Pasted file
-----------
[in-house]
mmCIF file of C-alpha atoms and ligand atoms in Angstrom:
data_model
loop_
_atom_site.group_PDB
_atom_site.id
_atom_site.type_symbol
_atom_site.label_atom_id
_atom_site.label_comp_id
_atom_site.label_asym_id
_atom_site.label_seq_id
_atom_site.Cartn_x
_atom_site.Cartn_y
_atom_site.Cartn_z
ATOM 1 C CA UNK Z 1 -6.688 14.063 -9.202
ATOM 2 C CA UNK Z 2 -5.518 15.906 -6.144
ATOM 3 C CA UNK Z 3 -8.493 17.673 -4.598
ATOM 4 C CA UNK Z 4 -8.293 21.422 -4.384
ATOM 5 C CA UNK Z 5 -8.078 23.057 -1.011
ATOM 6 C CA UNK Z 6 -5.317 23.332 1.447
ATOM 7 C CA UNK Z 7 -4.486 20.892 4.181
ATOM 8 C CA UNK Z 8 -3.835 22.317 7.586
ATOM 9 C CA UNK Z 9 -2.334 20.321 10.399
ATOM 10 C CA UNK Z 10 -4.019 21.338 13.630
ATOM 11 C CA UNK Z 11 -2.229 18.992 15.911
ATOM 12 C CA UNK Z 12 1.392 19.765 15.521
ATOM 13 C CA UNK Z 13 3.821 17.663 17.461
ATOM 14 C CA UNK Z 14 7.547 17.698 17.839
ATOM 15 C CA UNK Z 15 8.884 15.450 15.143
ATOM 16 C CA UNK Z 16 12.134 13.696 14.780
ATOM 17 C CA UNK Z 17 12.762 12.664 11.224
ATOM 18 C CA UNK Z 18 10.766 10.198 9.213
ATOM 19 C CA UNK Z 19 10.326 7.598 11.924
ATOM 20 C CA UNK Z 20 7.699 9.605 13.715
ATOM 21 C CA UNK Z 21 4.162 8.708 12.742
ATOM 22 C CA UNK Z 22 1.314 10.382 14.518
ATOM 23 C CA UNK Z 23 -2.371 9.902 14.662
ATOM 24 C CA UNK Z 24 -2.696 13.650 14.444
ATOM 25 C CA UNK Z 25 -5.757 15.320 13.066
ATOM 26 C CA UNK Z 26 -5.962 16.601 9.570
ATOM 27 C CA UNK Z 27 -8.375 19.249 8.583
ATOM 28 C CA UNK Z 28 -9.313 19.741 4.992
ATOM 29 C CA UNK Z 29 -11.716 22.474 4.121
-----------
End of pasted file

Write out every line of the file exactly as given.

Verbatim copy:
[in-house]
mmCIF file of C-alpha atoms and ligand atoms in Angstrom:
data_model
loop_
_atom_site.group_PDB
_atom_site.id
_atom_site.type_symbol
_atom_site.label_atom_id
_atom_site.label_comp_id
_atom_site.label_asym_id
_atom_site.label_seq_id
_atom_site.Cartn_x
_atom_site.Cartn_y
_atom_site.Cartn_z
ATOM 1 C CA UNK Z 1 -6.688 14.063 -9.202
ATOM 2 C CA UNK Z 2 -5.518 15.906 -6.144
ATOM 3 C CA UNK Z 3 -8.493 17.673 -4.598
ATOM 4 C CA UNK Z 4 -8.293 21.422 -4.384
ATOM 5 C CA UNK Z 5 -8.078 23.057 -1.011
ATOM 6 C CA UNK Z 6 -5.317 23.332 1.447
ATOM 7 C CA UNK Z 7 -4.486 20.892 4.181
ATOM 8 C CA UNK Z 8 -3.835 22.317 7.586
ATOM 9 C CA UNK Z 9 -2.334 20.321 10.399
ATOM 10 C CA UNK Z 10 -4.019 21.338 13.630
ATOM 11 C CA UNK Z 11 -2.229 18.992 15.911
ATOM 12 C CA UNK Z 12 1.392 19.765 15.521
ATOM 13 C CA UNK Z 13 3.821 17.663 17.461
ATOM 14 C CA UNK Z 14 7.547 17.698 17.839
ATOM 15 C CA UNK Z 15 8.884 15.450 15.143
ATOM 16 C CA UNK Z 16 12.134 13.696 14.780
ATOM 17 C CA UNK Z 17 12.762 12.664 11.224
ATOM 18 C CA UNK Z 18 10.766 10.198 9.213
ATOM 19 C CA UNK Z 19 10.326 7.598 11.924
ATOM 20 C CA UNK Z 20 7.699 9.605 13.715
ATOM 21 C CA UNK Z 21 4.162 8.708 12.742
ATOM 22 C CA UNK Z 22 1.314 10.382 14.518
ATOM 23 C CA UNK Z 23 -2.371 9.902 14.662
ATOM 24 C CA UNK Z 24 -2.696 13.650 14.444
ATOM 25 C CA UNK Z 25 -5.757 15.320 13.066
ATOM 26 C CA UNK Z 26 -5.962 16.601 9.570
ATOM 27 C CA UNK Z 27 -8.375 19.249 8.583
ATOM 28 C CA UNK Z 28 -9.313 19.741 4.992
ATOM 29 C CA UNK Z 29 -11.716 22.474 4.121